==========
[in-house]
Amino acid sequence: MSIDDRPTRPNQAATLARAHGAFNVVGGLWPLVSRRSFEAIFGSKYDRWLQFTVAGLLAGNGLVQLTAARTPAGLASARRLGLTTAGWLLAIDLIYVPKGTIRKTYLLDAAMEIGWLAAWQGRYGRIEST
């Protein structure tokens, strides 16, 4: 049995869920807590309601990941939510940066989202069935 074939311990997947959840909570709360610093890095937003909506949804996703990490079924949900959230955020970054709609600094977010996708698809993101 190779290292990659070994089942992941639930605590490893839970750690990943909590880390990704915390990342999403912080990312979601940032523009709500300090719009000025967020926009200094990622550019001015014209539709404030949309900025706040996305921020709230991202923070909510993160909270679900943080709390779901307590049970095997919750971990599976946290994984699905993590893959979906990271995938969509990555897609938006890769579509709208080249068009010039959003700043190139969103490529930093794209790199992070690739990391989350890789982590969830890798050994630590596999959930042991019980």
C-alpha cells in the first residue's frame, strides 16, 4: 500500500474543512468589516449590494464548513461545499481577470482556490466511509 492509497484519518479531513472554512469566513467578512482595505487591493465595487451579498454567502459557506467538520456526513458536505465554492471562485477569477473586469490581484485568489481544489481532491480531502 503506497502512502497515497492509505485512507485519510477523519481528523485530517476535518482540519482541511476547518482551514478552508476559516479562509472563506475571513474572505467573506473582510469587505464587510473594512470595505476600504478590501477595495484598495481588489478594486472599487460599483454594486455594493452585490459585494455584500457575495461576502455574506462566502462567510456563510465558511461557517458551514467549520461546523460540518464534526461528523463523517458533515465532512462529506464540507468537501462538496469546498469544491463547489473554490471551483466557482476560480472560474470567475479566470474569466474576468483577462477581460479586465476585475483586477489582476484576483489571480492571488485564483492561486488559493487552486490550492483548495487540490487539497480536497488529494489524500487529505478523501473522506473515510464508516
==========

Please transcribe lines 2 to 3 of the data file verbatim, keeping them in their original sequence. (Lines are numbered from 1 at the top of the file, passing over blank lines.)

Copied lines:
Amino acid sequence: MSIDDRPTRPNQAATLARAHGAFNVVGGLWPLVSRRSFEAIFGSKYDRWLQFTVAGLLAGNGLVQLTAARTPAGLASARRLGLTTAGWLLAIDLIYVPKGTIRKTYLLDAAMEIGWLAAWQGRYGRIEST
């Protein structure tokens, strides 16, 4: 049995869920807590309601990941939510940066989202069935 074939311990997947959840909570709360610093890095937003909506949804996703990490079924949900959230955020970054709609600094977010996708698809993101 190779290292990659070994089942992941639930605590490893839970750690990943909590880390990704915390990342999403912080990312979601940032523009709500300090719009000025967020926009200094990622550019001015014209539709404030949309900025706040996305921020709230991202923070909510993160909270679900943080709390779901307590049970095997919750971990599976946290994984699905993590893959979906990271995938969509990555897609938006890769579509709208080249068009010039959003700043190139969103490529930093794209790199992070690739990391989350890789982590969830890798050994630590596999959930042991019980």